Top 10 tips to prepare for your online teaching job interview

Any job application is daunting. Virtual job interviews can be pretty scary experiences, especially as English teaching is often a new career for you. Questions abound:

  • Who are you up against?
  • How many applicants?
  • What qualifications do they have?
  • Who will be interviewing you?
  • How will they be interviewing?

In the online world of English teaching and the ever-growing work-from-home job market, it's not easy knowing what you're up against or how best to prepare for that all-important first-impression online interview.

But with years of online teaching management experience under our belts and some pretty incredible teachers in our teams, we've got some best-foot-forward online teaching job interview tips to help you nail it.

1) Don't be late. Be early.

Showing you're ready and respectful of the interviewer's time will be in your favor. Let's not forget too that the job is for a teaching role. You're setting the tone of your teaching standards by arriving on time and slightly ahead of schedule. And teachers always show up before their students and start their (online) classes promptly. Being late or missing scheduled online classes can result in losing your position.

2) Be time zone alert.

With online teaching, you can teach people anywhere in the world. And that means your interview could happen with someone in a different country and time zone.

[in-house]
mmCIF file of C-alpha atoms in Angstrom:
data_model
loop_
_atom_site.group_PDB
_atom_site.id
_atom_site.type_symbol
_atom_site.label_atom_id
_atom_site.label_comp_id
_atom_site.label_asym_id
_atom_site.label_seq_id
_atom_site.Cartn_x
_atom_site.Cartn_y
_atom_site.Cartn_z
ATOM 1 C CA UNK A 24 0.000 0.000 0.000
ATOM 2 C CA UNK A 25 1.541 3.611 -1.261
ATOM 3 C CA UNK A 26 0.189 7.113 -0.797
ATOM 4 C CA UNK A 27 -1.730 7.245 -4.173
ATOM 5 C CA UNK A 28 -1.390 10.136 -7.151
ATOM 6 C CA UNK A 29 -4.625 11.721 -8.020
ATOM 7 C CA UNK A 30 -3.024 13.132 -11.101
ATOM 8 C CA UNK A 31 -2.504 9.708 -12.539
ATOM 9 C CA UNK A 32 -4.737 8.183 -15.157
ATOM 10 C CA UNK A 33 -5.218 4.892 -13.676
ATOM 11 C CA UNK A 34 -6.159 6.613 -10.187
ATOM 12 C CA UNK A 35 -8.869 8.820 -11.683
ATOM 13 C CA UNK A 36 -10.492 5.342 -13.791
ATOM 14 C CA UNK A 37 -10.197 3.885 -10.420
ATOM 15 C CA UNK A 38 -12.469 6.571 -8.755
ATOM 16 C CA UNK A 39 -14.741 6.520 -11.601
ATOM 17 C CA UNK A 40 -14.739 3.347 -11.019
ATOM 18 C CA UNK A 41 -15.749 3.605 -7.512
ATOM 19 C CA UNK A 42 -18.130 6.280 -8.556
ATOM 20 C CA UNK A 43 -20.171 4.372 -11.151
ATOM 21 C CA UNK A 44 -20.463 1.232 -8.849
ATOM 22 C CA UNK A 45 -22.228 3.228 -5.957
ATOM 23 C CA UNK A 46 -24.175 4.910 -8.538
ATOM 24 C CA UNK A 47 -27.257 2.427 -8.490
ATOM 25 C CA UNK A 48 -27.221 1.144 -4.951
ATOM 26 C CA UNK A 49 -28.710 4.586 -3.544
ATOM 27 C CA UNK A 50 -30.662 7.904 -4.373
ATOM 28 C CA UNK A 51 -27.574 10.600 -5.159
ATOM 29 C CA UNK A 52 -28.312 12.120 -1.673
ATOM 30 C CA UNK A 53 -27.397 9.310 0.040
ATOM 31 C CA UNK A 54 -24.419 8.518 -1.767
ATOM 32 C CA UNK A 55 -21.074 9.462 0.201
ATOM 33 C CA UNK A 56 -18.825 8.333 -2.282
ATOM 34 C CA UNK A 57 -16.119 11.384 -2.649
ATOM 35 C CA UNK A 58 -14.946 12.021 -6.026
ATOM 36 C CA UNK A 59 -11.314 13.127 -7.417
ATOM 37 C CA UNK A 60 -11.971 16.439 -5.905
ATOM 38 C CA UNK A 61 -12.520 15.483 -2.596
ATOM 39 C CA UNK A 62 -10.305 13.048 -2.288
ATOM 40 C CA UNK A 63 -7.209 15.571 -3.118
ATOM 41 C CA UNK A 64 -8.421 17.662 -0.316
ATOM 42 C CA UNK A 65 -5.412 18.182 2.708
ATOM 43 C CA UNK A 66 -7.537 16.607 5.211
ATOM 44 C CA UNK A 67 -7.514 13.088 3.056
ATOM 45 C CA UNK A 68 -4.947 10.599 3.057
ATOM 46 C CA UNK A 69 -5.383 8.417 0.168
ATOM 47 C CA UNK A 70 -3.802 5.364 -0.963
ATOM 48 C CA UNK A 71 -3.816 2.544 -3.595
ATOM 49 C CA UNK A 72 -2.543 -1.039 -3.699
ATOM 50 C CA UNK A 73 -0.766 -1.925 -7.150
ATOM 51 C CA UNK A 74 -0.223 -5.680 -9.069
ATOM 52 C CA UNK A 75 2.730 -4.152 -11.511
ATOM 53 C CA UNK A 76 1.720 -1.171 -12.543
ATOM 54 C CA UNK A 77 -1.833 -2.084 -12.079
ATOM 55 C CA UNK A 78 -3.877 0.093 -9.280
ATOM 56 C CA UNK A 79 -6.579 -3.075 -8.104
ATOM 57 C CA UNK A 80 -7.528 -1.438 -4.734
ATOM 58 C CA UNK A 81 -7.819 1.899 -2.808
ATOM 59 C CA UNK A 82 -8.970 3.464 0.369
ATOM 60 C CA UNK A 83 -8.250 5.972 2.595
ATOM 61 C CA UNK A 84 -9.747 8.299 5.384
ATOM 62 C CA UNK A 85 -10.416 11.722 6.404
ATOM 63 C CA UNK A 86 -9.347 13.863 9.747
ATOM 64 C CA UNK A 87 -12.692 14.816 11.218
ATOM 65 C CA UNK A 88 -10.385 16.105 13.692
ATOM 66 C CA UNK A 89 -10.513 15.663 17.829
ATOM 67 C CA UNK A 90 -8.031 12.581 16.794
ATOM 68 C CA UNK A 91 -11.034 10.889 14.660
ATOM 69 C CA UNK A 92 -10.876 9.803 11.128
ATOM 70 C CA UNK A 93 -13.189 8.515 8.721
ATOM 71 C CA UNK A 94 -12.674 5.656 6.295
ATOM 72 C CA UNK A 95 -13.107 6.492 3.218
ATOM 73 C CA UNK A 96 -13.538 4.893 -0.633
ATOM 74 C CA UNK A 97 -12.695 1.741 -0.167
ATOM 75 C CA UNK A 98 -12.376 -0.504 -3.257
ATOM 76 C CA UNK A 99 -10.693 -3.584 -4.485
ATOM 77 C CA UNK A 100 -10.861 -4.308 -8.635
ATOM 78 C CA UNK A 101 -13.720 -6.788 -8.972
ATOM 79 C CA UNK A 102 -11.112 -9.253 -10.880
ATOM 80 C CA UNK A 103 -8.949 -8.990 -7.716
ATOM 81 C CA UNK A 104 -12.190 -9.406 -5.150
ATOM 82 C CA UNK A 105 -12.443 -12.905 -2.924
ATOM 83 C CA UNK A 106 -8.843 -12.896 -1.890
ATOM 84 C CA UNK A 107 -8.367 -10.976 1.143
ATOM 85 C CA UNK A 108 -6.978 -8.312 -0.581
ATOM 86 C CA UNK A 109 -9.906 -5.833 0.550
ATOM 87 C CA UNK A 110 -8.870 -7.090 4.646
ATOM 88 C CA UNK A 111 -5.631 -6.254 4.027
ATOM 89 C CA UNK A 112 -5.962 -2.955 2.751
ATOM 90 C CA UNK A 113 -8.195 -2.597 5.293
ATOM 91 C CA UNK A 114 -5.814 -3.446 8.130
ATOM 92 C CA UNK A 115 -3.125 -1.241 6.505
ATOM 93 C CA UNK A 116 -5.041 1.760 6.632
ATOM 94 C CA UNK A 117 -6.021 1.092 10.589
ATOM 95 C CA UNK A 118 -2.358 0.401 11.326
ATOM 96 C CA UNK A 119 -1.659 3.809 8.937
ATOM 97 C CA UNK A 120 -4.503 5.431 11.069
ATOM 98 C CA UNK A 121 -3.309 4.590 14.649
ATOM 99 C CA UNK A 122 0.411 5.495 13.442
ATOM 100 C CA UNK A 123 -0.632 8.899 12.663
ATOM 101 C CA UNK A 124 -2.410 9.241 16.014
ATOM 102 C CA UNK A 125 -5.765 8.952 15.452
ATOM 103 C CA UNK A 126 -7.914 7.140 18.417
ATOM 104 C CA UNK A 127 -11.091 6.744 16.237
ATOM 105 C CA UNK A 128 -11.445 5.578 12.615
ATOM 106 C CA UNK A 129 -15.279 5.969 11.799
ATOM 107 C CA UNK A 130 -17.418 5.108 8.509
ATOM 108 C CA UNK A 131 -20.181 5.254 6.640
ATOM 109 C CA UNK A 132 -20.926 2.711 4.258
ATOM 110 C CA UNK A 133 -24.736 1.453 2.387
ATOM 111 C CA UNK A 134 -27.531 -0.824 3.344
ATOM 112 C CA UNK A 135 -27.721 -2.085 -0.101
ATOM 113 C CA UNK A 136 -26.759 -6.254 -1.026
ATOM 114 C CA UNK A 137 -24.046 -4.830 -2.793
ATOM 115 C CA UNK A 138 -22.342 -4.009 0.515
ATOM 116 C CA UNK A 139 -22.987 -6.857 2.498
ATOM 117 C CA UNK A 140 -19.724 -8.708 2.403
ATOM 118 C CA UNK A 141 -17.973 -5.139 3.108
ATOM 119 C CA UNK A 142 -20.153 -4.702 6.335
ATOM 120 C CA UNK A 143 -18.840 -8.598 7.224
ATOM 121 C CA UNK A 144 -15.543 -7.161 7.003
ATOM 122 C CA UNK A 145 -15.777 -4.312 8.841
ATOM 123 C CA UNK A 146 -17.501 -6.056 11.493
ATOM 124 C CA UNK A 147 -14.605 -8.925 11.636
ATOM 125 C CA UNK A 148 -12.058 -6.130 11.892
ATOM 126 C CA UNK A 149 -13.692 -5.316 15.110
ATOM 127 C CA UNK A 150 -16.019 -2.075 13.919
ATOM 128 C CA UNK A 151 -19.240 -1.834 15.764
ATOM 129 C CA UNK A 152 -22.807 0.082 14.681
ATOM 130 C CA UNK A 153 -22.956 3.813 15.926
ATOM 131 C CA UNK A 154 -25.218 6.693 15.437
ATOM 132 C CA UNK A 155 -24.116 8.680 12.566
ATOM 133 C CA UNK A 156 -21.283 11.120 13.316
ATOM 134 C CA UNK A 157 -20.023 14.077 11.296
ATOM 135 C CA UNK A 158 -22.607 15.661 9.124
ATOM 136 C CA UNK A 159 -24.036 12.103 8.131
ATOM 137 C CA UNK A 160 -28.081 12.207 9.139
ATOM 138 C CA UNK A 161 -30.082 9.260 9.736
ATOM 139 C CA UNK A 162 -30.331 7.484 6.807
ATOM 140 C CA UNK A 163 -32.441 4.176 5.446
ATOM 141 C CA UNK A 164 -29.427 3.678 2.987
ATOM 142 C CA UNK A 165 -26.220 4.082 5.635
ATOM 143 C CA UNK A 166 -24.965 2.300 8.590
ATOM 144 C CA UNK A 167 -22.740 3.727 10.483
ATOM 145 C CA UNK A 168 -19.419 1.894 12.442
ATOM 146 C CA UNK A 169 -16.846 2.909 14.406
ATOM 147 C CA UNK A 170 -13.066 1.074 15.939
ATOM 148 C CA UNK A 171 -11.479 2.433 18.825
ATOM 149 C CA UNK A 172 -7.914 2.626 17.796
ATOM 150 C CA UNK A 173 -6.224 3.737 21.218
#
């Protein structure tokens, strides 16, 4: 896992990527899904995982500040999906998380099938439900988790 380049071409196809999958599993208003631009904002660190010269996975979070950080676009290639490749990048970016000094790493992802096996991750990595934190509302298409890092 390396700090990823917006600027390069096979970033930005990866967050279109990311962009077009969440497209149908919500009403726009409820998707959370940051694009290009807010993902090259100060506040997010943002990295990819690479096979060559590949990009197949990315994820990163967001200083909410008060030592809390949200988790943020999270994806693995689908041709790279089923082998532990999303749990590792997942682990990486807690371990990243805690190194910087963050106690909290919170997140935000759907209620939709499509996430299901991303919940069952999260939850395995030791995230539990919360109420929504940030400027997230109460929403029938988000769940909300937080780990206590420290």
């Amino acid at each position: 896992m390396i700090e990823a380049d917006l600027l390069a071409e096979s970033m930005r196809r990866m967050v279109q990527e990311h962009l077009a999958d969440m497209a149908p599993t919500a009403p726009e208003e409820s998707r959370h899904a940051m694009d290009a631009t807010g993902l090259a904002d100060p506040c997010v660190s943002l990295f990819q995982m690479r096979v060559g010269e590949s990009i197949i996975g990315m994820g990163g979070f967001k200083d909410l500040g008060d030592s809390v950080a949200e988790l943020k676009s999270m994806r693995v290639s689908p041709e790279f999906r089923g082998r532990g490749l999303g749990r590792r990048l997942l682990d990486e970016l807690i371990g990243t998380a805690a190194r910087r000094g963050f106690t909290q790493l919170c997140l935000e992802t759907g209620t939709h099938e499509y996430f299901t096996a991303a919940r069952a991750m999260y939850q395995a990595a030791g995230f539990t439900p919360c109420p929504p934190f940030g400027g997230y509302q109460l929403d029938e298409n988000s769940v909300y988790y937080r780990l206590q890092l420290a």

Make sure you've got the correct time scheduled, even if that means you must be ready for a 4 am interview. Use the time and date website to convert time zones.

If you want an online job and the flexibility to work from home, you'll need to be flexible too. And that means being willing and able to adjust to international time clocks when necessary.

3) Dress professionally. It really matters.

You have 7 seconds to make a lasting first impression. By dressing the part, you have already shown yourself favorably before you've said a word. Plus, student parents may judge you on your appearance.

55% of recruiters disqualify potential candidates right off the bat if the candidate is not dressed appropriately.

So, wear that smart shirt, and make yourself feel confident. It's exactly what you would do if this were an in-person interview, so show up the same way online.

Finally, check your profile pictures in Zoom or Microsoft Teams to ensure they're appropriate.

4) Pre-test your video equipment.

Ensure you know how to access the video interview platform that the interviewer has invited you to, for example, Zoom or Microsoft Teams. If possible, test it on a friend as a pre-run. Just like you would prepare for a classroom lesson, ready for this. Seamless use of your online equipment will be vital in showing you've got online teaching skills. No glitches, no fuss.

5) All systems go - internet and laptop.

Fully charge your laptop, and have your internet Plan-B at the ready should you unexpectedly have a power cut or internet access issue during your interview.

Remember, you'll need a decent internet connection to teach ESL online successfully. Poor internet speeds can negatively affect the interview, and in most companies fibre access is preferred. If you don't have a solid connection, you won't be able to carry out the job interview or deliver high-quality classes. Explore fibre access options for your area (if you don't already have a fibre connection) and remember to:

  • Ensure you have 20 Mbps upload and download speeds
  • Run an internet speed test